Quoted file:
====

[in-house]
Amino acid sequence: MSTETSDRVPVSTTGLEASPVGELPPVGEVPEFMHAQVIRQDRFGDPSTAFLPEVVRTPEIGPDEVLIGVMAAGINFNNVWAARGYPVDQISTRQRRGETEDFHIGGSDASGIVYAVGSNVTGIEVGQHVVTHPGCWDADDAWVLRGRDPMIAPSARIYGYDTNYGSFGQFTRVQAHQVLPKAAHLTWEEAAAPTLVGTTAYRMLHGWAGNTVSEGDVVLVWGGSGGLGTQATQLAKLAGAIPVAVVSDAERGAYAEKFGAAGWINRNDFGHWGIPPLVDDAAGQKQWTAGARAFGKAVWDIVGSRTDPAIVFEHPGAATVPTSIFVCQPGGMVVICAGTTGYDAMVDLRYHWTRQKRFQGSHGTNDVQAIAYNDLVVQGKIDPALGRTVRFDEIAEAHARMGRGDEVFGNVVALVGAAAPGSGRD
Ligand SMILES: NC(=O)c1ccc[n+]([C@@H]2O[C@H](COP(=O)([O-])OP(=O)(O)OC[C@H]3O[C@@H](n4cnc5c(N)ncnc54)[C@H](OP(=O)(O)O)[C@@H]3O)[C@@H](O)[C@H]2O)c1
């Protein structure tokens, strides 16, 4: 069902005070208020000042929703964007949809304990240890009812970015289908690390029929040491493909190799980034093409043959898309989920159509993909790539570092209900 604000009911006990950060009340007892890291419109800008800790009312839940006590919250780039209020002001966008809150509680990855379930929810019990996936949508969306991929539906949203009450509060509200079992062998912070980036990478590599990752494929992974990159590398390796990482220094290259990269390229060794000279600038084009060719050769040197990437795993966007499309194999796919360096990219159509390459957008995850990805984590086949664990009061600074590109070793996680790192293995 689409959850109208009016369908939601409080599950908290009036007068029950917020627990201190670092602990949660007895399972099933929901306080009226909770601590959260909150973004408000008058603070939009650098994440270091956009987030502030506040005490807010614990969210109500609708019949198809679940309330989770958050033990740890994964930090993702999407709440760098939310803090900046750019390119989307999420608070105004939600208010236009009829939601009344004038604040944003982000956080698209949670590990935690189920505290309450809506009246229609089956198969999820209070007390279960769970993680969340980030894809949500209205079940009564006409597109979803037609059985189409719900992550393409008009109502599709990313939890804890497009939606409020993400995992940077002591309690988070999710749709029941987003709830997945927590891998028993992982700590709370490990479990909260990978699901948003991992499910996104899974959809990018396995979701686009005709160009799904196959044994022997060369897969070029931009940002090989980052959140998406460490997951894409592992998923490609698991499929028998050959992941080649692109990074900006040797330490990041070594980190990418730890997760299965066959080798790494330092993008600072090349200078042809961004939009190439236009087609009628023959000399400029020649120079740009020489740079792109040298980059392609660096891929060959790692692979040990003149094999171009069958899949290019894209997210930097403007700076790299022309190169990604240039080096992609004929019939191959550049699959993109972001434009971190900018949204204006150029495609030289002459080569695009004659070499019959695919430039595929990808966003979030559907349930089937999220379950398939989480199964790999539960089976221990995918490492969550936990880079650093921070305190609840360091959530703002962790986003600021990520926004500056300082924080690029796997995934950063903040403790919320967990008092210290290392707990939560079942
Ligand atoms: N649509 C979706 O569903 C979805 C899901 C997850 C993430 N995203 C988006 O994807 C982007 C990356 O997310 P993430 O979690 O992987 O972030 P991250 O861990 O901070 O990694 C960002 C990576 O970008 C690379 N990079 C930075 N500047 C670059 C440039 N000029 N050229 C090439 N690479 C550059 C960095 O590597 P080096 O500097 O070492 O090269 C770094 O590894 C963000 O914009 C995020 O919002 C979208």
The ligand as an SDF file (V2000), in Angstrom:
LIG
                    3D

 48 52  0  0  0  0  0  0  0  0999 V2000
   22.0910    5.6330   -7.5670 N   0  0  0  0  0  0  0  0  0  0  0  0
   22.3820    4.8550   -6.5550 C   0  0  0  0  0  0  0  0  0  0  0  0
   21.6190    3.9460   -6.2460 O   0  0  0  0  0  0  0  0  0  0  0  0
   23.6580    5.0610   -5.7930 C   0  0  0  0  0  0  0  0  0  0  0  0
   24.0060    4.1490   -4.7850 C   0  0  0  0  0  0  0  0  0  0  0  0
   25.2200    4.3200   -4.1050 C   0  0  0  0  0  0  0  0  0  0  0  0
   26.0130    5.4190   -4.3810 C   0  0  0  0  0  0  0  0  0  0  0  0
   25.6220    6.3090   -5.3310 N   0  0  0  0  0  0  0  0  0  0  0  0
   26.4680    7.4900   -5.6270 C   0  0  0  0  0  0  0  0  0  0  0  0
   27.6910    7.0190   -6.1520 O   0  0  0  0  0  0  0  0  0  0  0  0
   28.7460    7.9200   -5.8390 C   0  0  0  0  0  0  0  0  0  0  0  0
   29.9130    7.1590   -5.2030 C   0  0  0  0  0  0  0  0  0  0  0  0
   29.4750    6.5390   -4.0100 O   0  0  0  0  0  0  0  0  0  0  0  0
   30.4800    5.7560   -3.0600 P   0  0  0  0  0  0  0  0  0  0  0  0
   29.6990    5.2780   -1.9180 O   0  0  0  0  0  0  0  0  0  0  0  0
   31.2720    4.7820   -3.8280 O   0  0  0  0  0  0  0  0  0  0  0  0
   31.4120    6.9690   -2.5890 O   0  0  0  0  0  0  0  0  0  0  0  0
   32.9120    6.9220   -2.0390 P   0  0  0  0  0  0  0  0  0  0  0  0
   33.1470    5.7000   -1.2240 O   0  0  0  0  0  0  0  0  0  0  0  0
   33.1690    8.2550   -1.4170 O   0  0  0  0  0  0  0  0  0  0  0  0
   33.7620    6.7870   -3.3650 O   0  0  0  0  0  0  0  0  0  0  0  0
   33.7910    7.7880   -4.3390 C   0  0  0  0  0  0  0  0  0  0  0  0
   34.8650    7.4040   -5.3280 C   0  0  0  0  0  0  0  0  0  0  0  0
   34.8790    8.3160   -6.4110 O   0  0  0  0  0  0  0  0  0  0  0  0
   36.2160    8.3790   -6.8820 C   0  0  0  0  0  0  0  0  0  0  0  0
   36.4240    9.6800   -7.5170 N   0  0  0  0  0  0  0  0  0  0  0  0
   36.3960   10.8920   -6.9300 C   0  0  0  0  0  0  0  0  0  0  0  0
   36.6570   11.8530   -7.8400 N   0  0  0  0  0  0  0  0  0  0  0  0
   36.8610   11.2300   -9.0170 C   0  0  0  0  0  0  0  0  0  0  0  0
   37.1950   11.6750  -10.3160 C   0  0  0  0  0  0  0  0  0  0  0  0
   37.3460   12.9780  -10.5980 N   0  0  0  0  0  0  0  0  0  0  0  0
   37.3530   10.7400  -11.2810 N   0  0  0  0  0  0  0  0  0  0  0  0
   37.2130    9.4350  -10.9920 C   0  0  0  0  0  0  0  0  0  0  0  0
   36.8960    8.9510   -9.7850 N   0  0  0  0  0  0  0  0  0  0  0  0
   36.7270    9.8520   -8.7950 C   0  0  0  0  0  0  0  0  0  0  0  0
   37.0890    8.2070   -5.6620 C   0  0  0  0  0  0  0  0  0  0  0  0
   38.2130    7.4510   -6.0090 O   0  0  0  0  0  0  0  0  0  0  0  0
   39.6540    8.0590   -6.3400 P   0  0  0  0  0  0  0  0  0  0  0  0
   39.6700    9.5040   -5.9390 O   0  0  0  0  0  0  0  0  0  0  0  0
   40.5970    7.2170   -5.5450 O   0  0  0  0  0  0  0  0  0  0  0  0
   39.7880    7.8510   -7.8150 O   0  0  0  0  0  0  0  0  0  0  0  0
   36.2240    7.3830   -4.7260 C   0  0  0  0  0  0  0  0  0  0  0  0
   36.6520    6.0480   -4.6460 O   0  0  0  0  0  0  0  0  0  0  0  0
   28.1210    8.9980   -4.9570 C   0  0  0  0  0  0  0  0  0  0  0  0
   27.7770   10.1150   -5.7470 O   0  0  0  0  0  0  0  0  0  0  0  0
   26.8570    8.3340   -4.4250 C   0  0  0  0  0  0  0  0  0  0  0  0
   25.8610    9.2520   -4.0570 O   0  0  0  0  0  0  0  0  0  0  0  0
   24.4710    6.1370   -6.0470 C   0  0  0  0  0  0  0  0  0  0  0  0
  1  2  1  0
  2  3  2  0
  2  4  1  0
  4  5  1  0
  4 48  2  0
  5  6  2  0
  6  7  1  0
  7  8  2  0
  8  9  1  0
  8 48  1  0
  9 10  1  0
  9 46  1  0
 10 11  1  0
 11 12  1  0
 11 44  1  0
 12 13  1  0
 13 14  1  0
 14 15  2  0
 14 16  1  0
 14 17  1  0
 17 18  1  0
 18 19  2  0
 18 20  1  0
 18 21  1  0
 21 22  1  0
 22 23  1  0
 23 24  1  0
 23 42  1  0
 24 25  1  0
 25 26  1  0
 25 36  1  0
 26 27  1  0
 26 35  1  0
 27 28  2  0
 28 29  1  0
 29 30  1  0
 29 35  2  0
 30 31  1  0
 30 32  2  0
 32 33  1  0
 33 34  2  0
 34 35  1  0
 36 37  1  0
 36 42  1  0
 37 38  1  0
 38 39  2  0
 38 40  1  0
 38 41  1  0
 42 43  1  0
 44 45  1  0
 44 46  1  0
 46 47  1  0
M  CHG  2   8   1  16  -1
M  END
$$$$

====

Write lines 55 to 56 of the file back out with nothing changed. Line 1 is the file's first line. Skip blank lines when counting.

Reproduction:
   26.8570    8.3340   -4.4250 C   0  0  0  0  0  0  0  0  0  0  0  0
   25.8610    9.2520   -4.0570 O   0  0  0  0  0  0  0  0  0  0  0  0